What is an inclusion in geology ?

Inclusion : definition

In mineralogy / gemology, an inclusion is a solid, a liquid, or a gas, trapped inside a mineral. These inclusions can give very interesting information on the origin or the conditions of formation of a mineral or a gem. When the trapped element is a fluid and / or a gas, one speaks of “fluid inclusions”. When the inclusion has several phases (a liquid and a gas, or a solid, a liquid and a gas) we speak of polyphase inclusions. If the inclusion has 2 distinct phases, we speak of two-phase inclusion, if it has 3, we speak of three-phase inclusion.

A fluid inclusion is a cavity of often microscopic size (1 to 100 µm on average) within a mineral, but which can be exceptionally pluricentimetric, as in the halite crystal presented below or in the so-called quartz and amethysts "enhydro" or "bubble". These cavities can have the external shape of the host mineral, this is called a negative crystal. Fluid phases are usually salt water with CO2, sometimes H2S) sometimes accompanied by one or more solid phases. There are primary and secondary fluid inclusions, the former being contemporaneous with the crystallization of the host mineral while the latter are formed by healing of late fractures (of tectonic or other origin).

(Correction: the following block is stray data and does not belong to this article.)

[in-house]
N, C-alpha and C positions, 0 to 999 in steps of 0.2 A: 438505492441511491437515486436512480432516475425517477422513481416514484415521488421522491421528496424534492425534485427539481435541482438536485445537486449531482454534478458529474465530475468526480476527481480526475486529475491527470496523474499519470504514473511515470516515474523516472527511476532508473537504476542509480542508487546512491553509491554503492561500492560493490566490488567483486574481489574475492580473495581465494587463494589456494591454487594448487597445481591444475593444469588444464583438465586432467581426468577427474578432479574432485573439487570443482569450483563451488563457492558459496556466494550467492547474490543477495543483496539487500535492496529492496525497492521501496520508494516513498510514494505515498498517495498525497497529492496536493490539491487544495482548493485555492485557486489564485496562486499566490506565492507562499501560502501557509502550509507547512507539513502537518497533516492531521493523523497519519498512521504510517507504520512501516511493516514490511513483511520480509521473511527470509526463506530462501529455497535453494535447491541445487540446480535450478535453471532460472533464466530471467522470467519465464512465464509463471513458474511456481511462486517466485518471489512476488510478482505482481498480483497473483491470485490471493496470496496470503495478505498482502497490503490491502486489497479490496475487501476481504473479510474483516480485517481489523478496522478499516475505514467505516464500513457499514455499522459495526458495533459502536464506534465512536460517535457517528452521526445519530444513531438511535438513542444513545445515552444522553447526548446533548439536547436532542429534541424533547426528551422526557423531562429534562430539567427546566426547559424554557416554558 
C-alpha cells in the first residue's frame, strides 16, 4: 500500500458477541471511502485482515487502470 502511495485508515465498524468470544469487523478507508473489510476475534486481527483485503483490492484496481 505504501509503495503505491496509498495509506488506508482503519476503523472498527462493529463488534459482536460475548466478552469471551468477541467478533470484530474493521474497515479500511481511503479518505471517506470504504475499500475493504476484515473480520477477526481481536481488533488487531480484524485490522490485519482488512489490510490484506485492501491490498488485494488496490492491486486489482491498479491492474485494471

2 phase-inclusion in an halite
(CO2 + liquid)
3 phase-inclusion in a colombian emerald
(halite + liquid + CO2)
2 phase negative crystal inclusion in quartz
(liquid + CO2)